Soles reported he had sent in samples of his young wines to be tested and they all came back negative for the compounds that indicate potential smoke taint. In a late November 2017 article, Wine Spectator surveyed winemakers such as Barbara Steele, cofounder and winemaker at Cowhorn, about smoke impacts. Steele reported that she had not tasted any smoke taint characteristics in the wines from her estate in Applegate Valley. She says the smoke may have delayed grape development, but the weather was ideal during harvest. She believes the wines will be plush and soft on the palate. “I don’t think the smoke will be what we talk about in this vintage.”
A warm early September accelerated fruit development but was slowed by a cool down mid-month. Feeling that the harvest was going to be fast and furious, growers breathed a sigh of relief with the cooler conditions and proceeded to have a slow and steady harvest. From grower reports the 2017 ended up with near average to slightly higher than average sugar and acid levels with many touting beautiful flavors and well balanced fruit. Based on early reports, the 2017 vintage is set to come in at between 85,000 and 90,000 tons, up 7-13% from the 79,782 tons produced last year and up 1-6% from the record harvest of 84,949 tons in 2015.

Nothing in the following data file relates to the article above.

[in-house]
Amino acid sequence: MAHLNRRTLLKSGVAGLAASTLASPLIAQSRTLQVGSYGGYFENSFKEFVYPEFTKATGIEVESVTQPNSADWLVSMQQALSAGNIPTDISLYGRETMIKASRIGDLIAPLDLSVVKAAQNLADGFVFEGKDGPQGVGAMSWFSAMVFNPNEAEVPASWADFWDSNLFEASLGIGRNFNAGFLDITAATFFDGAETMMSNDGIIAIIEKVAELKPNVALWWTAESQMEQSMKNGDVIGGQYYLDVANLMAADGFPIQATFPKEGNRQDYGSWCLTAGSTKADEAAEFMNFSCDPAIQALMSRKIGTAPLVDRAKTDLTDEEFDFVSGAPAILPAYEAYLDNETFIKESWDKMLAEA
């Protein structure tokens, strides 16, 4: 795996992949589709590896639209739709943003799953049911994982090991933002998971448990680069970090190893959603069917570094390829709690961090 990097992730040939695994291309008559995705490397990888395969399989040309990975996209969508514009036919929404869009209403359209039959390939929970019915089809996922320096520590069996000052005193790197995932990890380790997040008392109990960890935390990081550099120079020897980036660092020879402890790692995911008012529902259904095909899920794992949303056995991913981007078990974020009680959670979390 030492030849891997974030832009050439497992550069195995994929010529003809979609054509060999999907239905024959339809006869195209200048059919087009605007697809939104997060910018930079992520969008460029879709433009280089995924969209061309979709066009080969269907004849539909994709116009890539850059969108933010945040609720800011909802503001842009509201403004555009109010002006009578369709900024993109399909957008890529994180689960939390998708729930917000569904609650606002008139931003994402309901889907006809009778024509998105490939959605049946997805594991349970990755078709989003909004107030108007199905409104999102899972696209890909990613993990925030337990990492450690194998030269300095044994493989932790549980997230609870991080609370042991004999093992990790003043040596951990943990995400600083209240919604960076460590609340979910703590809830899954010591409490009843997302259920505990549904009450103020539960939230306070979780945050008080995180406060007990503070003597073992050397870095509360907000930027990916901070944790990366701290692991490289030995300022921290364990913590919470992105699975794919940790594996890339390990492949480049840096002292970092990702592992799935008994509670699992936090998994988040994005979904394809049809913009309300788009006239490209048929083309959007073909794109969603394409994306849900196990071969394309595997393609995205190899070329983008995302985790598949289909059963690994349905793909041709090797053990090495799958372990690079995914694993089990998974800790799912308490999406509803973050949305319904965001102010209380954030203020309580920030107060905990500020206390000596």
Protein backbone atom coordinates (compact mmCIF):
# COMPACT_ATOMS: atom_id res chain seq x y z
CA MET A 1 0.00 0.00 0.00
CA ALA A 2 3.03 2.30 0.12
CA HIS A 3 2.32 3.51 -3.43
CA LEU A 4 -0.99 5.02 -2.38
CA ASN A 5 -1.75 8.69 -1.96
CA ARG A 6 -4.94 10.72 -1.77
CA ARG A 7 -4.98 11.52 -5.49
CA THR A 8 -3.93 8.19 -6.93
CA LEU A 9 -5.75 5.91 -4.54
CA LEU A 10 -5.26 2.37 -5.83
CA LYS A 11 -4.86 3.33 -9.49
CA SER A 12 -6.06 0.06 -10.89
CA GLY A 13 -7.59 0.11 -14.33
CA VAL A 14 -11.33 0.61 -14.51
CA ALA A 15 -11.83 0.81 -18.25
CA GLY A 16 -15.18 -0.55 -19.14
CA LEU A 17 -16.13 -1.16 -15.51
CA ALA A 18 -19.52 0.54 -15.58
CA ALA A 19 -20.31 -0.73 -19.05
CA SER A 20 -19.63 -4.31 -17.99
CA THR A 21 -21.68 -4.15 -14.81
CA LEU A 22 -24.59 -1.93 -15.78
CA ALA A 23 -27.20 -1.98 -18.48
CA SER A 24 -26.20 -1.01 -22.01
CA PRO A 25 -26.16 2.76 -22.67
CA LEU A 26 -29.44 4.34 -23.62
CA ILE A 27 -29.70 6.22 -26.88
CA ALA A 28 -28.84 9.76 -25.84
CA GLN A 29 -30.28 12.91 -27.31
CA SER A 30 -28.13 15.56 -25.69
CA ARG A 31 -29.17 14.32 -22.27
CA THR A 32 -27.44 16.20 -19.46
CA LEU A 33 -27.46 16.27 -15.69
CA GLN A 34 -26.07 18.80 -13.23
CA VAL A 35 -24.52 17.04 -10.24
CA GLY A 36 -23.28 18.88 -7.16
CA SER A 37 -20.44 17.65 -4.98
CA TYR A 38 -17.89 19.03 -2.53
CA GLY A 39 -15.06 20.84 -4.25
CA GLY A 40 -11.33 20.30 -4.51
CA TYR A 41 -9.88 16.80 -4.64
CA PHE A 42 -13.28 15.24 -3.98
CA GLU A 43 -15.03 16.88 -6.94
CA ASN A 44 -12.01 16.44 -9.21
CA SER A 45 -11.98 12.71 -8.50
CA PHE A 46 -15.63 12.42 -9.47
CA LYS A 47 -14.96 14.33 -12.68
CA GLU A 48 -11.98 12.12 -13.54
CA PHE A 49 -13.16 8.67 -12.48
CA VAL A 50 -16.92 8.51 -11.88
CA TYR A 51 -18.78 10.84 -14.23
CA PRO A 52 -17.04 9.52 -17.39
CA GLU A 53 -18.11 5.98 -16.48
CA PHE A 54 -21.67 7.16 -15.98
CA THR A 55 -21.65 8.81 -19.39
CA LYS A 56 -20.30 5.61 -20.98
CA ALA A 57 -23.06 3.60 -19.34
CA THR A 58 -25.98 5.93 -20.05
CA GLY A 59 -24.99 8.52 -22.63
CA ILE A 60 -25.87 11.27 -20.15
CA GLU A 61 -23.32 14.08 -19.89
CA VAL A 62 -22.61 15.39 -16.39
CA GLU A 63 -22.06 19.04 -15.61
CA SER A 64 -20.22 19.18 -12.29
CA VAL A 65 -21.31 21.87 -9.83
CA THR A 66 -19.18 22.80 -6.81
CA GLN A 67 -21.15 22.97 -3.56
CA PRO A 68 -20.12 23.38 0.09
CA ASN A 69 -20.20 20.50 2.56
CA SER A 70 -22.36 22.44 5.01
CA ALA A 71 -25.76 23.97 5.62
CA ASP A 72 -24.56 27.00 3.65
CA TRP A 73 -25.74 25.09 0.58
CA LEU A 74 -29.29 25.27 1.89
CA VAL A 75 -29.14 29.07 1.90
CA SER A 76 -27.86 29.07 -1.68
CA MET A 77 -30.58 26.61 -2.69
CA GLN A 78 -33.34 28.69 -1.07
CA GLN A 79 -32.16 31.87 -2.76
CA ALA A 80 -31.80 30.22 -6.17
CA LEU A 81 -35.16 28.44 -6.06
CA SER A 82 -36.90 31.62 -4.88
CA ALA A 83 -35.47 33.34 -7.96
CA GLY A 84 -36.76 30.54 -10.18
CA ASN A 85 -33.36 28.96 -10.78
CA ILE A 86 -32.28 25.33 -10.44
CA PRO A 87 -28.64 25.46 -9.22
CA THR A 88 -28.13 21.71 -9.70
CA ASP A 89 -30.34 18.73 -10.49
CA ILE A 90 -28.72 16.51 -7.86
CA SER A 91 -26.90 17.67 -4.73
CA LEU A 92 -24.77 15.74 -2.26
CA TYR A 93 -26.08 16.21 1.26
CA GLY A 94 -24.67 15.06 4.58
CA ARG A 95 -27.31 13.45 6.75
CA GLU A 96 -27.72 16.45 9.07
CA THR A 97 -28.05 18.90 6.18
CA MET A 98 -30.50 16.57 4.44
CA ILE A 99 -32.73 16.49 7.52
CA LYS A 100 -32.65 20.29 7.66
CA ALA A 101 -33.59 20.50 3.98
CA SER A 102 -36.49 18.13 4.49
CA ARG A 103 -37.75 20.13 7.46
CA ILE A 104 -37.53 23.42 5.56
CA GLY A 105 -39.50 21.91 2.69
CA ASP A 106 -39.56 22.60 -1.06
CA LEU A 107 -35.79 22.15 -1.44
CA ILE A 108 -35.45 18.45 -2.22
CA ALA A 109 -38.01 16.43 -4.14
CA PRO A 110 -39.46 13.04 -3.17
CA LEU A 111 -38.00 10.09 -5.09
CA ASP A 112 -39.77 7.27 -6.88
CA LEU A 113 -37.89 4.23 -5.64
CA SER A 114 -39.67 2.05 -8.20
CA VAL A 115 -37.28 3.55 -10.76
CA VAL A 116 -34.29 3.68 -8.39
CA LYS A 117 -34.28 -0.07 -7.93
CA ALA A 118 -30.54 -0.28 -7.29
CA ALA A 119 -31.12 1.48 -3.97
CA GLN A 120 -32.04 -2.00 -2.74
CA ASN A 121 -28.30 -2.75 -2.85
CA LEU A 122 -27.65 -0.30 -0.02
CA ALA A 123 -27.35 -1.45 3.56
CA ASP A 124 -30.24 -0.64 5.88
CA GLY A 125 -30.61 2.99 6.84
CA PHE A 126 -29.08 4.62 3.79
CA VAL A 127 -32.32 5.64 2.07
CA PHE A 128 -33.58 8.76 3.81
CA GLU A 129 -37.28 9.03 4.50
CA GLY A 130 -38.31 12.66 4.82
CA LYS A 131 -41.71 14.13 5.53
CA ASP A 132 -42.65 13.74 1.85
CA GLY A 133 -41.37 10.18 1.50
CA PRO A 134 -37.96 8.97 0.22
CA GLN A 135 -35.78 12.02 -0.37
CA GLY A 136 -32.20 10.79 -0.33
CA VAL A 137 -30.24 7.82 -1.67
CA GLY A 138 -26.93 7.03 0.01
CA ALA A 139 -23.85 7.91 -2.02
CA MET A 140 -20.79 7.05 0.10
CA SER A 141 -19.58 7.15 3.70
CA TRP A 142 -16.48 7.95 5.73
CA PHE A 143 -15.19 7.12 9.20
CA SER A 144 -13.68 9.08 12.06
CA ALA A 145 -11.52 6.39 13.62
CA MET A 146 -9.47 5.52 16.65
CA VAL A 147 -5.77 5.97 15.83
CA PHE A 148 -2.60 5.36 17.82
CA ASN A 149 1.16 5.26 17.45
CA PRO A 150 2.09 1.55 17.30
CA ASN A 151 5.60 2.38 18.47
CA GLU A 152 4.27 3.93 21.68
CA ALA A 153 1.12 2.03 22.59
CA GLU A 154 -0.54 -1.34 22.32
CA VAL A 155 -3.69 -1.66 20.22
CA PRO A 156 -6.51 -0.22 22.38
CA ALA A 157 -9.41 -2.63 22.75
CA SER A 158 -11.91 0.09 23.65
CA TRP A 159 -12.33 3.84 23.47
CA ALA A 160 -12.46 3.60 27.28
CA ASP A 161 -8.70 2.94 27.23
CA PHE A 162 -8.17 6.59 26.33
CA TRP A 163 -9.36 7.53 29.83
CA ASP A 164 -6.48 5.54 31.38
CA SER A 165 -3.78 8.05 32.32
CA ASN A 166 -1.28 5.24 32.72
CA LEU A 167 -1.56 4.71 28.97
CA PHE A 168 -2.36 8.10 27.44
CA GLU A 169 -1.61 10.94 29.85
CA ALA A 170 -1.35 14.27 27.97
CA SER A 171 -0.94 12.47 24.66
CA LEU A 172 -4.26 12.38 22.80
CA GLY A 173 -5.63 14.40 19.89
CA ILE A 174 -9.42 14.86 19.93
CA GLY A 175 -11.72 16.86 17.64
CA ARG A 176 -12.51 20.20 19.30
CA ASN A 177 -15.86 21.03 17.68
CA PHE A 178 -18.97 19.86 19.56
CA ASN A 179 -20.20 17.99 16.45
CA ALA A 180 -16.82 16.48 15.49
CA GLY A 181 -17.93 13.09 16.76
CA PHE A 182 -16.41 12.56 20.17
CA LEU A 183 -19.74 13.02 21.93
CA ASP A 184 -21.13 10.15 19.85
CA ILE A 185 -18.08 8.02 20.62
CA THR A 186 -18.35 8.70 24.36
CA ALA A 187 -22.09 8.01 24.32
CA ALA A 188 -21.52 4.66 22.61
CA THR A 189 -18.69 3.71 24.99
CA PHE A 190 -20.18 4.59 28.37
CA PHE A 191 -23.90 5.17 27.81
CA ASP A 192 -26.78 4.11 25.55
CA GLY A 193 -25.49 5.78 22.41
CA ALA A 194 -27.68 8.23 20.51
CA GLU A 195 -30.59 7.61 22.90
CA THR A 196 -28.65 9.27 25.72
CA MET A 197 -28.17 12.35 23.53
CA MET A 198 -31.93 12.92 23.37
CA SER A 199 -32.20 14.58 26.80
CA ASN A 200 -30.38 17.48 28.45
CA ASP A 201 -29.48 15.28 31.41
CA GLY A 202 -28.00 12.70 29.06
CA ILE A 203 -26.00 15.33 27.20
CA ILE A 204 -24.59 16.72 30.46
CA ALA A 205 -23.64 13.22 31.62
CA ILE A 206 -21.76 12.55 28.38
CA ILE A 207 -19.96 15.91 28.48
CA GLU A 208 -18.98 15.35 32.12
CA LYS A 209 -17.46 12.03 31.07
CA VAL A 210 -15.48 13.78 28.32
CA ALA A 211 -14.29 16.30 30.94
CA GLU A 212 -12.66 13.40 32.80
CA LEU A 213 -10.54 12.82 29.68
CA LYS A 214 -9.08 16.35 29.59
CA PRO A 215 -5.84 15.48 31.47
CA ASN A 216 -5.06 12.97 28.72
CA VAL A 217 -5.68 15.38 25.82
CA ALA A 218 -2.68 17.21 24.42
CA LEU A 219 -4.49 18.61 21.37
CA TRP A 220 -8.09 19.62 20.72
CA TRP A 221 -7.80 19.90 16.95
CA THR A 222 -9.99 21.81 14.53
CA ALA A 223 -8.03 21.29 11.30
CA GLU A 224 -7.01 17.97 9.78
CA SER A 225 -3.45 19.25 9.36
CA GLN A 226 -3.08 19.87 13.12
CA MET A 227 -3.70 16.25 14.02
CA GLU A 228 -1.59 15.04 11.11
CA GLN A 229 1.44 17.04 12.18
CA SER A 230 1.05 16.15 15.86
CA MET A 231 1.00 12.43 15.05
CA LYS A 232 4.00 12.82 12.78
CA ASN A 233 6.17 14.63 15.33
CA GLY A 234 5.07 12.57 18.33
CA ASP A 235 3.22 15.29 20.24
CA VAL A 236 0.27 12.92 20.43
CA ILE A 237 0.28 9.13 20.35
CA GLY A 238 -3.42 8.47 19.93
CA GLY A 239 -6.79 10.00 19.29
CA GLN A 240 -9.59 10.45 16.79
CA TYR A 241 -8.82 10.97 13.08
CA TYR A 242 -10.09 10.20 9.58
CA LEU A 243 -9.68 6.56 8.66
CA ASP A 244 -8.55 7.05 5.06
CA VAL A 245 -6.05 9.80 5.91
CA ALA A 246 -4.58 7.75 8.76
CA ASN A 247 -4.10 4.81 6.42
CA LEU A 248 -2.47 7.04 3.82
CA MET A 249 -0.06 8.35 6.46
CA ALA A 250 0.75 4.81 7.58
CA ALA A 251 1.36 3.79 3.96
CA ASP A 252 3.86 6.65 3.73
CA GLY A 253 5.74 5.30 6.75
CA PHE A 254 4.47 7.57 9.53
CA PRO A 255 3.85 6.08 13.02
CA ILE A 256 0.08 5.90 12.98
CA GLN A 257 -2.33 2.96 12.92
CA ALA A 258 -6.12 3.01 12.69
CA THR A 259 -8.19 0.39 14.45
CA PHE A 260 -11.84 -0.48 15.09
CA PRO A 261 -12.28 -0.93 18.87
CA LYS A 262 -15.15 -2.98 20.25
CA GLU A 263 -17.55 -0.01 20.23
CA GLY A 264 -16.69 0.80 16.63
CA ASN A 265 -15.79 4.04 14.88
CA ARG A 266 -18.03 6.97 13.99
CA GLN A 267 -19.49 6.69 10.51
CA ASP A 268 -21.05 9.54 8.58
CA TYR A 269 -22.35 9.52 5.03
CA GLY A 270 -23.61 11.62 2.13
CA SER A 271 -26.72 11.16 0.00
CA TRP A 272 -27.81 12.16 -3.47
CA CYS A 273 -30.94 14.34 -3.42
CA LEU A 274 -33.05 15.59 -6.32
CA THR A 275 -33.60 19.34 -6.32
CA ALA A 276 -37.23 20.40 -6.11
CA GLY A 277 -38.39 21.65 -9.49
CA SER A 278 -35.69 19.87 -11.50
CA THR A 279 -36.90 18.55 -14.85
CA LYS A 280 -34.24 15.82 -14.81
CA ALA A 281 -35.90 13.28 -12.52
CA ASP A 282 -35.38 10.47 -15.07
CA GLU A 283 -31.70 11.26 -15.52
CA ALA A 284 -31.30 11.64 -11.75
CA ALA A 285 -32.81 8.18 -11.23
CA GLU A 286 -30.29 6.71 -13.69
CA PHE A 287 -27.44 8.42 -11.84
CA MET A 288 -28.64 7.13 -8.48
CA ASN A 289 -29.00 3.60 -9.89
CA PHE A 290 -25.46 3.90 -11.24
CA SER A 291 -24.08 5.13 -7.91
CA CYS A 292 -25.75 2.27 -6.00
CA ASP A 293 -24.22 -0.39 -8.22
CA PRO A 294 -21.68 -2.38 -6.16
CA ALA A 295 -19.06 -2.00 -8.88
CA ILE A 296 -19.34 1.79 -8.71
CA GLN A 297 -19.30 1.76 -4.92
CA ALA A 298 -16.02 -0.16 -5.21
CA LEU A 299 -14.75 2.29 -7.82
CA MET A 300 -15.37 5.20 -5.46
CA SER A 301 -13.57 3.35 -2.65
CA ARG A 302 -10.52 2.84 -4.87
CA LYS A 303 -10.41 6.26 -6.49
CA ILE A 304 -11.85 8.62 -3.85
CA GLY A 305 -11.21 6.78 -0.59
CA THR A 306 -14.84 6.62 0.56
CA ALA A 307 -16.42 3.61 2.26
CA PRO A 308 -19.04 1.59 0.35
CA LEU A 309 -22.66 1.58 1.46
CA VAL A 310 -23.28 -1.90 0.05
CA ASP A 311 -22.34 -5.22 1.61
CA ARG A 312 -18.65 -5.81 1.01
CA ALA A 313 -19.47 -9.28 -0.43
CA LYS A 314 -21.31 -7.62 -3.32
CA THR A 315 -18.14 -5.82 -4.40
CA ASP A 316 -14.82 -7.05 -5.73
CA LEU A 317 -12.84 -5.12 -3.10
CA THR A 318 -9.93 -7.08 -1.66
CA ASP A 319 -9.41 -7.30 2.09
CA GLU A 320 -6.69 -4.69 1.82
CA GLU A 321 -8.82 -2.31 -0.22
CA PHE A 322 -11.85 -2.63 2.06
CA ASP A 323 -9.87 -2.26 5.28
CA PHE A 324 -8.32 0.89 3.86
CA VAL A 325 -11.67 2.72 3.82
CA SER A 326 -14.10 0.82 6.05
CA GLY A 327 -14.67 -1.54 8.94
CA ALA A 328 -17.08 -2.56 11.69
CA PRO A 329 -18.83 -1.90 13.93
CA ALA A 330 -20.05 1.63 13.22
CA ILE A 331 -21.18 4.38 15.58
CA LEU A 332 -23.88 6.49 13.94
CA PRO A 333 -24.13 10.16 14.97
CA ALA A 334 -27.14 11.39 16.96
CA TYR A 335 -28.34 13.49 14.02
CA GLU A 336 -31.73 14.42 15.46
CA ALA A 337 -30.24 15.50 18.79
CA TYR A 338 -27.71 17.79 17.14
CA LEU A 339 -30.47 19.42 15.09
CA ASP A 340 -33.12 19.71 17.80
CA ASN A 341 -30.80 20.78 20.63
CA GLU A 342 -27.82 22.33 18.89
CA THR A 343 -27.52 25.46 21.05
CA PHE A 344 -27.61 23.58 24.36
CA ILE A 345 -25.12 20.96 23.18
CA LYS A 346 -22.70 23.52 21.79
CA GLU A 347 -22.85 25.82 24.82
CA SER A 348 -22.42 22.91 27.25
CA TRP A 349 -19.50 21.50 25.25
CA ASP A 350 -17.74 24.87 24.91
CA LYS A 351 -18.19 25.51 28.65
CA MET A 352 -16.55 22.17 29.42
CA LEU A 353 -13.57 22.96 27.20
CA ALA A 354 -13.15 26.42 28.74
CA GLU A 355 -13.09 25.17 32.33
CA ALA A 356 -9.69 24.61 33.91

Regional Overviews

The Columbia Gorge
The Gorge grows everything from Albariño to Zinfandel, and this past harvest season faced with high late summer temperature spikes causing some issues with berry development and haziness, a concern throughout the summer.

From Bob Morus, Owner of Phelps Creek Vineyards, Hood River, Oregon, many details of harvest are covered: We slipped into the 2017 season—literally. In January, with snow on the ground since Thanksgiving, I fell on our plowed drive and tore up my right shoulder. Thus, the one-armed Vigneron began the season cautiously. Spring brought about a good fruit set and following the harsh winter, we witnessed no significant moisture post early June.

Phelps Creek Vineyards, October 2017

Phelps Creek Vineyards, October 2017, Sara Heinrichs

The summer proceeded hot and very dry casting the entire Pacific Northwest as a tinderbox. Smoke from as far away as British Columbia placed a high altitude haze in the sky for much of the late summer. We retained some extra fruit on the vines in order to slow the progression of ripening, but still prepared for an early harvest.

In September the Eagle Creek Fire exploded about 30 miles due west of our vineyard with only a severely dry forest laying between the locations. An east wind propelled the fire 13 miles west in the first 48 hours. Knowing our precarious location, if the winds shifted to the more typically west, the Phelps Creek team began preparing our property to suppress embers. We incorporated lab sampling for smoke taint into our pre-harvest routine and noticed significant differences depending on the specific locations of vineyard blocks.